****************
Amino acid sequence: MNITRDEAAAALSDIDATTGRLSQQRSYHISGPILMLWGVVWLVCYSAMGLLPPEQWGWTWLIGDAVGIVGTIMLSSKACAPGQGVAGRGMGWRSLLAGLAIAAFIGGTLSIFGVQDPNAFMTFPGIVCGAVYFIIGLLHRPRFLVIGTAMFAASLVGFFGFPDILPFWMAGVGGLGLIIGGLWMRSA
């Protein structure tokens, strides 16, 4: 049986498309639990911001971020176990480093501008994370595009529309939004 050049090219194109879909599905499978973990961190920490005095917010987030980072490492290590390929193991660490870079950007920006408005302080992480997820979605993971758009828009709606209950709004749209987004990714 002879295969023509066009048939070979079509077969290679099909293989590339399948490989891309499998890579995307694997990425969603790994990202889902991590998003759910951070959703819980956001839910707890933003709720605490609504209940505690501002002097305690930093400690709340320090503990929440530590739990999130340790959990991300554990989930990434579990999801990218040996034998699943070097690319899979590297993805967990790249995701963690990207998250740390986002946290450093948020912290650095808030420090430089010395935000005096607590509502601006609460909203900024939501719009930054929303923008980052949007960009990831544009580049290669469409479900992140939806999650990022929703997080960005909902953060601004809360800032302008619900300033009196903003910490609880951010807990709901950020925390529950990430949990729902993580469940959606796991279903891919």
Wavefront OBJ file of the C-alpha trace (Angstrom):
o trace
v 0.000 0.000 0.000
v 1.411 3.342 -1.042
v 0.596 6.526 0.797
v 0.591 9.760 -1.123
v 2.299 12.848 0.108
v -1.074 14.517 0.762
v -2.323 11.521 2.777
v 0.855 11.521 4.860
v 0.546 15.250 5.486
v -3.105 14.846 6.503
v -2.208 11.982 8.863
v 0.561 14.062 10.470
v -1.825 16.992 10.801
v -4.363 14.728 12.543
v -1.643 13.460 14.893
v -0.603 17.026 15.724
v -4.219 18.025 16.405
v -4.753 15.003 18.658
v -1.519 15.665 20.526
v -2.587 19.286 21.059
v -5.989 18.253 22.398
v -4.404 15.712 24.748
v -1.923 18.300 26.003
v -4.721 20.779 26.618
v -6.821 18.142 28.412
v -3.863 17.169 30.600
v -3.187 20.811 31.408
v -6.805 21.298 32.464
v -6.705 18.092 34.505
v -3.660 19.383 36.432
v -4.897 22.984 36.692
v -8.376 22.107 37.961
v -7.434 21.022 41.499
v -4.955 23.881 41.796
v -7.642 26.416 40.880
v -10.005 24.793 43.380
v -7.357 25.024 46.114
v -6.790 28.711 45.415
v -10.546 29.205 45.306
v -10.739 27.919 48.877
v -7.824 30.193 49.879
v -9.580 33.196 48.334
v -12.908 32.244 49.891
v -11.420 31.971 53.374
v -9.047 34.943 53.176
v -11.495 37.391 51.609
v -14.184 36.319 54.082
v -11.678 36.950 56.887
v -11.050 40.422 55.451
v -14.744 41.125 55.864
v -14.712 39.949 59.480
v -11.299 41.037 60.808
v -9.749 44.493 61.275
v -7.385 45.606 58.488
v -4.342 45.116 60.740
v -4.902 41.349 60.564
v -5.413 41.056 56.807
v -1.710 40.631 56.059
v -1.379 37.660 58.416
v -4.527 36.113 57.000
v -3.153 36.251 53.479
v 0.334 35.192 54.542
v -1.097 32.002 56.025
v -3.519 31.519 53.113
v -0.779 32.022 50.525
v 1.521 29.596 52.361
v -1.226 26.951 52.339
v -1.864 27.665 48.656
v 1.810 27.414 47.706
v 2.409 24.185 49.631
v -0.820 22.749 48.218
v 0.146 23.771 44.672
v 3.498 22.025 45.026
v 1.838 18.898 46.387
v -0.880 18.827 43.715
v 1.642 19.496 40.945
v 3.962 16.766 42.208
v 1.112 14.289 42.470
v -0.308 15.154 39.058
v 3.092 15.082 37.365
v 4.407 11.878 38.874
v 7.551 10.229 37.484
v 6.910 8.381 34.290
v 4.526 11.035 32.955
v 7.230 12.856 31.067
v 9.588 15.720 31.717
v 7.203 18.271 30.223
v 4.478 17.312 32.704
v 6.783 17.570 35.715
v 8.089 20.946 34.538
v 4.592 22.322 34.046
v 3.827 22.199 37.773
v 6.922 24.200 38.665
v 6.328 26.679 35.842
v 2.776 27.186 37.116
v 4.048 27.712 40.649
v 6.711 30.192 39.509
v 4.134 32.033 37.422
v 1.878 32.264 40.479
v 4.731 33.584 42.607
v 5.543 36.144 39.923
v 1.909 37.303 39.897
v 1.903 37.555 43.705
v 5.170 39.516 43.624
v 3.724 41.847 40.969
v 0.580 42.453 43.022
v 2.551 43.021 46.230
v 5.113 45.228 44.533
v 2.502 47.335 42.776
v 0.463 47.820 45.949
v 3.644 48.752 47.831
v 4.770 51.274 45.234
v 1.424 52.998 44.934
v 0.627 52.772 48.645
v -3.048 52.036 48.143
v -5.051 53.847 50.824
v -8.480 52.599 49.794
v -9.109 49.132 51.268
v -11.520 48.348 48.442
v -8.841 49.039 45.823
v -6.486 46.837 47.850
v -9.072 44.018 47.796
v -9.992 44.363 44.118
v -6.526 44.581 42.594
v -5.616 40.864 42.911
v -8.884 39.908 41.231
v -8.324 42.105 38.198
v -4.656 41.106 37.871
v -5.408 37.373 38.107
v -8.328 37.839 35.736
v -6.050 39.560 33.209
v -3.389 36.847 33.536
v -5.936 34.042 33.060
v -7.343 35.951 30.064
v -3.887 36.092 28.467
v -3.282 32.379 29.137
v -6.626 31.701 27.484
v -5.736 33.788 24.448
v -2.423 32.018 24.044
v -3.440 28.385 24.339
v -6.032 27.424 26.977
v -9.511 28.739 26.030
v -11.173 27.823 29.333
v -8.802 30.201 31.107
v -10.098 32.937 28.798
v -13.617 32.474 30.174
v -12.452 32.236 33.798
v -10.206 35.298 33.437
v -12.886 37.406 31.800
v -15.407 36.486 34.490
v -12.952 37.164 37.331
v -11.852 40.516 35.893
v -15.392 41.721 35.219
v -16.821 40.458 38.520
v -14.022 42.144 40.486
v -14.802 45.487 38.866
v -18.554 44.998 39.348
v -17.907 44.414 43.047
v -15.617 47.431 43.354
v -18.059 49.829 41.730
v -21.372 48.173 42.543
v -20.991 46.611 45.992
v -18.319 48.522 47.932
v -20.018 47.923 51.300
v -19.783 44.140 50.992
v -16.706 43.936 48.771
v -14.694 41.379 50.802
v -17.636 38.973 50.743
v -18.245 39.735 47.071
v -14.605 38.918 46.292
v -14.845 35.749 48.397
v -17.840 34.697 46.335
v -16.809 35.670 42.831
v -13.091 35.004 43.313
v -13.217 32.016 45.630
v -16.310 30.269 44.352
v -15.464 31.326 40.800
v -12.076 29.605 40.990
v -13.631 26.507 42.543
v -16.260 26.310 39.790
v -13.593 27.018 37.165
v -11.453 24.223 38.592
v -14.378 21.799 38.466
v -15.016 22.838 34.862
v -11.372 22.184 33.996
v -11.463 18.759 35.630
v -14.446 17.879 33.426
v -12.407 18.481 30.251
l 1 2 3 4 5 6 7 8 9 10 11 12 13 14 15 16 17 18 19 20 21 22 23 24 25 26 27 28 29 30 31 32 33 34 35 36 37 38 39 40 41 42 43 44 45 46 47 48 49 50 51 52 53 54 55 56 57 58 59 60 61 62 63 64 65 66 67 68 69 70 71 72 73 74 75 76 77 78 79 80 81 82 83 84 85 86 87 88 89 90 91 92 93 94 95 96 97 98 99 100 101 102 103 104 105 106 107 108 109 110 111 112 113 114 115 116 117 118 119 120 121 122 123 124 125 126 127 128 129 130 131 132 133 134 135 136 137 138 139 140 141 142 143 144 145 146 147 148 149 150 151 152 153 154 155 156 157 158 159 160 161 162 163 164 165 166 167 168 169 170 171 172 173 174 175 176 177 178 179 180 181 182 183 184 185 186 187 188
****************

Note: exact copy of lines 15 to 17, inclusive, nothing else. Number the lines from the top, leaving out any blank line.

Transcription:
v -2.208 11.982 8.863
v 0.561 14.062 10.470
v -1.825 16.992 10.801